Professorship in the USA. Milosz moved in 1960 to the United States, becoming professor of Slavic Languages and Literatures at University of California at Berkeley (1960-78). In 1970 he became a U.S. citizen. In California Milosz's poetry became more introspective but he did not abandon his eschatological visions. His new home country Milosz viewed ironically: "What splendor! What poverty! What humanity! What inhumanity! What mutual good will! What individual isolation! What loyalty to the ideal! What hypocrisy! What a triumph of conscience! What perversity!" (from Milosz's A B C's, 2001) Milosz's writings include essays, poetry, autobiography, literary history, and translations from such authors as Walt Whitman, William Shakespeare, John Milton, T.S. Eliot, and Charles Baudelaire. As a writer Milosz is not easy - his essays are dense and reflect his search for the essence of man and the painful lessons of modern history. Repeatedly he has tried to find meaning behind fleeting moments of life. At the age of 25 he asked: "O my love, where are they, where are they going / The flash of a hand, streak of movement, rustle of pebbles. / I ask not out of sorrow, but in wonder." And in another poem written over 70 years later, he confesses resignated to God: "Now You are closing down my five senses, slowly, / And I am an old man lying in darkness. / Delivered to that thing which has oppressed me / So that I always ran forward, composing poems." Milosz believes in the redemptive power of art and treats it as a 'moral discipline.' Sartre's attack on Camus - he hesitated to criticize Stalinism when Camus did not separate Fascism and Communism - was something that he did not want to forget. Without any compromises, Milosz has considered Russian Communism "a decidedly antihuman system." In Poland Milosz' s moral stand made him a voice of conscience during the Cold War period. After his defection Milosz's works were banned in Poland. He was given a hero's welcome, when he returned to his native land shortly before he was honored with the Nobel Prize. Milosz settled in Cracow, where his 90th birthday was widely celebrated in 2001.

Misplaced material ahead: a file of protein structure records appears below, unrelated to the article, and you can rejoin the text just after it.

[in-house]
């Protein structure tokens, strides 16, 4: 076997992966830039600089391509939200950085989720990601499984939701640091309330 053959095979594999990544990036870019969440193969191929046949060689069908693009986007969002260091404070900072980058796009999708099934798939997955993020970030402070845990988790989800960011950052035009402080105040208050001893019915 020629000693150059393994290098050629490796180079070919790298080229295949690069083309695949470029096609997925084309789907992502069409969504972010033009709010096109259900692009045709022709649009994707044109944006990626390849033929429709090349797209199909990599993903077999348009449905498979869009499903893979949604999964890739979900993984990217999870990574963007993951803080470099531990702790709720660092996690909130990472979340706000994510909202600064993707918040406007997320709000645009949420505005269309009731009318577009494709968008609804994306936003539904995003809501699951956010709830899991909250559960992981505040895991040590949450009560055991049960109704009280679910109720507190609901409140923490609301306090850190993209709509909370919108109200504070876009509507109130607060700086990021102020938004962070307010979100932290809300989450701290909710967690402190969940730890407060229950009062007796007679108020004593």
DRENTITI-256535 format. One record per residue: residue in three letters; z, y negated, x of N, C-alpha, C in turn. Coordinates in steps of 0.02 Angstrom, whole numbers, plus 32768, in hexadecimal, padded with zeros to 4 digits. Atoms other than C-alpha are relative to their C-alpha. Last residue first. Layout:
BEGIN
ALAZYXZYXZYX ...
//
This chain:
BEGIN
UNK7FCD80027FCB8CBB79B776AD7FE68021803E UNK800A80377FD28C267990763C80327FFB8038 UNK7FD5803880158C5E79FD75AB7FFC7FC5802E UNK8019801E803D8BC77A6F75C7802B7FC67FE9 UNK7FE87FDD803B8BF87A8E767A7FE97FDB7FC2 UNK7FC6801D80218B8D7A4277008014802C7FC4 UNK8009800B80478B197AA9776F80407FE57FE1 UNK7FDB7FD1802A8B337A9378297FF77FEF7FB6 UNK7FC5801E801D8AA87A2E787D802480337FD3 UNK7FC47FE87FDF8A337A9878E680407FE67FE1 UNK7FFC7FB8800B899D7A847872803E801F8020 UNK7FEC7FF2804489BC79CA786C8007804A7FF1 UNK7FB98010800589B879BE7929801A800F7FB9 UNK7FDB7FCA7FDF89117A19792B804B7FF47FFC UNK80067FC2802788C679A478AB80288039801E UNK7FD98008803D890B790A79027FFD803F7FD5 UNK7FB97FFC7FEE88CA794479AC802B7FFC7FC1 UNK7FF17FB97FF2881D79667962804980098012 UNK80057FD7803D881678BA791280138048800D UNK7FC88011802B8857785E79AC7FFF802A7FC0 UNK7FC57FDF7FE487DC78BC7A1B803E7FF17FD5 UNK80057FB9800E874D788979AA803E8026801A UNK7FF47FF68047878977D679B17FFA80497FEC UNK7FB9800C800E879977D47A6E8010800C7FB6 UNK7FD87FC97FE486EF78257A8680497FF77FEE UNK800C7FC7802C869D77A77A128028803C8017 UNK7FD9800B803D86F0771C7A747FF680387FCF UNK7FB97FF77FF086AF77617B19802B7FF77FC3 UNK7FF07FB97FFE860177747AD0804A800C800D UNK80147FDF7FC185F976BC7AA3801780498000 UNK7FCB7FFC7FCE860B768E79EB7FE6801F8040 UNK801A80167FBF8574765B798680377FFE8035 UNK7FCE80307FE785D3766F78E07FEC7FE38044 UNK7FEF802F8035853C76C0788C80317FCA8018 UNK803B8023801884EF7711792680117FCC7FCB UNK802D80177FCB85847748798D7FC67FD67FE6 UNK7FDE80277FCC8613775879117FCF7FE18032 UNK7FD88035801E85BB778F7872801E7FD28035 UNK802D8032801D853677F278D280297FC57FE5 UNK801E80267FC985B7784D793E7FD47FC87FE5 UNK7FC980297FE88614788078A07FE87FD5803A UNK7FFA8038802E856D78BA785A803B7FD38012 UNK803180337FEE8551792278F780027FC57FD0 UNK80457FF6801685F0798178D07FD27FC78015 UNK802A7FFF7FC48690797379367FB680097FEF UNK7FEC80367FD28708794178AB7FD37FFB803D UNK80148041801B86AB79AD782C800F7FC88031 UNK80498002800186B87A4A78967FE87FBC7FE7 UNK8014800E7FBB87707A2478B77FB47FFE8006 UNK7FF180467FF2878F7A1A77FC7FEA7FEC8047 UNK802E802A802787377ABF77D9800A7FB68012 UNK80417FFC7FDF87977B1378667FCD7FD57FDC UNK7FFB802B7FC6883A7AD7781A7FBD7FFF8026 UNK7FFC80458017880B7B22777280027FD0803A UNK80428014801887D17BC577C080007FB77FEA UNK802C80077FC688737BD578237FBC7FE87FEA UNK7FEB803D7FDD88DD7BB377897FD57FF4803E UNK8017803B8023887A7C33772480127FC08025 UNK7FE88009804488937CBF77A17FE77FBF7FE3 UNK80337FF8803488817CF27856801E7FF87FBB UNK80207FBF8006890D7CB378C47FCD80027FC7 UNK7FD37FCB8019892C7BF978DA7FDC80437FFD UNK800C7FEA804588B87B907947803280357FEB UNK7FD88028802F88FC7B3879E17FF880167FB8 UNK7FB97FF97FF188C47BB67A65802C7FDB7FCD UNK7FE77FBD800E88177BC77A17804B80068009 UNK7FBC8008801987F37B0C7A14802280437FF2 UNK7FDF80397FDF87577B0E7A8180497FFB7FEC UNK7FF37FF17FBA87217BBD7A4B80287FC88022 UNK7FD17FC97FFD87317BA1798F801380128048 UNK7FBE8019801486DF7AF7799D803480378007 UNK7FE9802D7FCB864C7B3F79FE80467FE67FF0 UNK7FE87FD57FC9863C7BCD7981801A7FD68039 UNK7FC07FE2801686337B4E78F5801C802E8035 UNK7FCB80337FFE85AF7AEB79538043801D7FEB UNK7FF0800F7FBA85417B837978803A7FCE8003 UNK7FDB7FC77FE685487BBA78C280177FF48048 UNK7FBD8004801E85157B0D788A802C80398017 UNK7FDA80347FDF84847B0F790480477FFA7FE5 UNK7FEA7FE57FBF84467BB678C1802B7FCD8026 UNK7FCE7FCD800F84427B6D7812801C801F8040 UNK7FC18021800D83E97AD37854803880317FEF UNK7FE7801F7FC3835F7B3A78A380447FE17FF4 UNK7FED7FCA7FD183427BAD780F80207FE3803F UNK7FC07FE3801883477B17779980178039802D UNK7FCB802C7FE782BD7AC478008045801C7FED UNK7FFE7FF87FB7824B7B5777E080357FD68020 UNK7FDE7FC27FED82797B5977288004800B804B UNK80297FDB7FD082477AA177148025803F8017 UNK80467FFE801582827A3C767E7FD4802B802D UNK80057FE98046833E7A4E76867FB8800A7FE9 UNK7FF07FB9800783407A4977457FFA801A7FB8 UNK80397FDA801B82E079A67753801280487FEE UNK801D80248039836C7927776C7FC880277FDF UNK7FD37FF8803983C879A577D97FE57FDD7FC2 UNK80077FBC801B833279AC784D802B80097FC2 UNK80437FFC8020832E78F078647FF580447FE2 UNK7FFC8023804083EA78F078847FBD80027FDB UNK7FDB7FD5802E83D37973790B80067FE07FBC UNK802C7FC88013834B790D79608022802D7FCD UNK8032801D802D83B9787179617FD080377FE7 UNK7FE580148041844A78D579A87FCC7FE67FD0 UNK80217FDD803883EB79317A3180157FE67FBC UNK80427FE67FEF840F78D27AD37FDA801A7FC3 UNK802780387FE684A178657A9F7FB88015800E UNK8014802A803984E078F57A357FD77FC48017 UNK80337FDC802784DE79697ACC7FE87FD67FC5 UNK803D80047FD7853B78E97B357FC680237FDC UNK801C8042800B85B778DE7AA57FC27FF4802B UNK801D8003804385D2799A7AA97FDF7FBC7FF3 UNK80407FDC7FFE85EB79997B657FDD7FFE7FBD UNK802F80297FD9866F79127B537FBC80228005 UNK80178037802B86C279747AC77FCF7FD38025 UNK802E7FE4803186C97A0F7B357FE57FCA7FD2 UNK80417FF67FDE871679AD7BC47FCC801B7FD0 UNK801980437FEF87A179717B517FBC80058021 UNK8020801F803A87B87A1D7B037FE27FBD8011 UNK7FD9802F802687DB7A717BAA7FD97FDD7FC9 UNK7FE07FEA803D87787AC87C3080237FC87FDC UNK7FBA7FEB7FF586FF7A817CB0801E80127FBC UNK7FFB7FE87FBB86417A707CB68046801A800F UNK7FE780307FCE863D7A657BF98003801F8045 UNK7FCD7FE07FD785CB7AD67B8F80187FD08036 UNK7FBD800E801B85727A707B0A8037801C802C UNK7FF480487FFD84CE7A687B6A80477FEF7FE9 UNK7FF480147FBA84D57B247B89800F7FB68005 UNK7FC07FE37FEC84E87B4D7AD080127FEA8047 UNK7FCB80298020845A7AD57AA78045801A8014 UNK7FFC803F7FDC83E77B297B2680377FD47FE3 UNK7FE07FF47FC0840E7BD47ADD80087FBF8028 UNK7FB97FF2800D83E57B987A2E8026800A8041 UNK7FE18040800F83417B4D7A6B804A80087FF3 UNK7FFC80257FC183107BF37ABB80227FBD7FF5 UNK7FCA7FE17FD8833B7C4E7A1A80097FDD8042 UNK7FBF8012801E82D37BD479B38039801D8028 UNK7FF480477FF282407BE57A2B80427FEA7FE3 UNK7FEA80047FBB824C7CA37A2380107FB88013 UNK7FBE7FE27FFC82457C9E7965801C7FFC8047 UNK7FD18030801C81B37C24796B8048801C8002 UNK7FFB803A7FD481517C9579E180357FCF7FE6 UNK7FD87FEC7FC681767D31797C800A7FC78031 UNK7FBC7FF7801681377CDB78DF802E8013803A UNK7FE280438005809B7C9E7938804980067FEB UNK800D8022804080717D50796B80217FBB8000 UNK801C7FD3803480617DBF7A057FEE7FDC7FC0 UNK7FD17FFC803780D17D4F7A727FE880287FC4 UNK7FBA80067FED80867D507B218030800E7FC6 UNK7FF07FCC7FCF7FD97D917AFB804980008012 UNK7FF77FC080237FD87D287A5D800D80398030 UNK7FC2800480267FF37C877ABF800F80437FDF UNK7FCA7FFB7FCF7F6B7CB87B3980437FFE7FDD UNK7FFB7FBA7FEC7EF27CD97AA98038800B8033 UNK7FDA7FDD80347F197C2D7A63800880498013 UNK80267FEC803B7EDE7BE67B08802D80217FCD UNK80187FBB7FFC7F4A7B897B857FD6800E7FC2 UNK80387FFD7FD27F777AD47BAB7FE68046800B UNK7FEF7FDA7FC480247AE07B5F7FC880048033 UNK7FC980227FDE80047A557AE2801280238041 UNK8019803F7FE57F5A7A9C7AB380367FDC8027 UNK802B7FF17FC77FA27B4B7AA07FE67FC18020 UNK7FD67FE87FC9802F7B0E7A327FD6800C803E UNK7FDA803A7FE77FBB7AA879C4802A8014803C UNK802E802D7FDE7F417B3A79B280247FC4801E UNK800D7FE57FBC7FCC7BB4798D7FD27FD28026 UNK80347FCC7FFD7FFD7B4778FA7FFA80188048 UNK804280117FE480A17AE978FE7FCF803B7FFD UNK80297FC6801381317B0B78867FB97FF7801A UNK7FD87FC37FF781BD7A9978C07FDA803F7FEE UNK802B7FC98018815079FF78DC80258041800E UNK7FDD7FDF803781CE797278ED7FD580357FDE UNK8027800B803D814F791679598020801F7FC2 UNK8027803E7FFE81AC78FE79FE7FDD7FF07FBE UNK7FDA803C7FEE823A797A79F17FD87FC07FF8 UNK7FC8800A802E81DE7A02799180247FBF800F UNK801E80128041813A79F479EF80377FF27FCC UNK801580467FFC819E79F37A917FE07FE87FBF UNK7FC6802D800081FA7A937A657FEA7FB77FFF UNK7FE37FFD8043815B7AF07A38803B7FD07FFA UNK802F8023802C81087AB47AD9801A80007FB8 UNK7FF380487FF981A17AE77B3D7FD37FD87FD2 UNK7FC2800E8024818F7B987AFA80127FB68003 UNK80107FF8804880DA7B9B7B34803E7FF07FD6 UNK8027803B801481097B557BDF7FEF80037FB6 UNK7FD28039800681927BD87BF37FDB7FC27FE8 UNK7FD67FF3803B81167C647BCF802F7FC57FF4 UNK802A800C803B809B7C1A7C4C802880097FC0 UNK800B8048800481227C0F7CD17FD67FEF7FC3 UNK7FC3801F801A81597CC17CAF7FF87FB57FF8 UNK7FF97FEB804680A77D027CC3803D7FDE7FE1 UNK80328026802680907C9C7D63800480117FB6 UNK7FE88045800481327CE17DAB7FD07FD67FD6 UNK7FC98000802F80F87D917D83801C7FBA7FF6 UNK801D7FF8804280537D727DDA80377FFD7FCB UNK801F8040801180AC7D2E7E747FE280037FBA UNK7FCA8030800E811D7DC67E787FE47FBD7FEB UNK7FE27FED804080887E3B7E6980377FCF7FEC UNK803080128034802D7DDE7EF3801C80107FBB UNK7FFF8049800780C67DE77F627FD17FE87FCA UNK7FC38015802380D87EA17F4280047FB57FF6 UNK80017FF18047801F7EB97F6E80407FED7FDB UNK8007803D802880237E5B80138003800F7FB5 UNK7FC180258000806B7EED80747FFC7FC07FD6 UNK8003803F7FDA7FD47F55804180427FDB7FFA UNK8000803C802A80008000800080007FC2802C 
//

Awards. He has received European Literary Prize (1953), Kister Award (1967), Neustadt International Prize (1978),Nobel Prize (1980), National Medal of Arts (1989). He has been appointed member of American Academy of Arts and Sciences, and American Institute of Arts and Letters. Milosz's The History of Polish Literature (1969) is the best introduction to Polish literature in English. Milosz has continued to write in Polish, but published many works in English. AWARDS: Presented with an award for poetry translations from the Polish P.E.N. Club in Warsaw in 1974; a Guggenheim Fellow for poetry 1976; received a honorary degree Doctor of Letters from the University of Michigan at Ann Arbor, in 1977; won the Neustadt International Prize for Literature in 1978; received the "Berkeley Citation" (an equivalent of a honorary Ph.D.) in 1978; nominated by the Academic Senate a "Research Lecturer" of 1979/1980. NOTE: According to the Soviet poet Joseph Brodsky, who was awarded the Nobel Prize for Literature in 1987, Milosz is perhaps the greatest poet of our time.
Based on the biography by Petri Liukkonen, Chief Librarian Kuusankoski Library Finland, with the permission of the author. See the original at:
where is also a list of his selected works.
English translations of some of his works:
Constance J. Ostrowski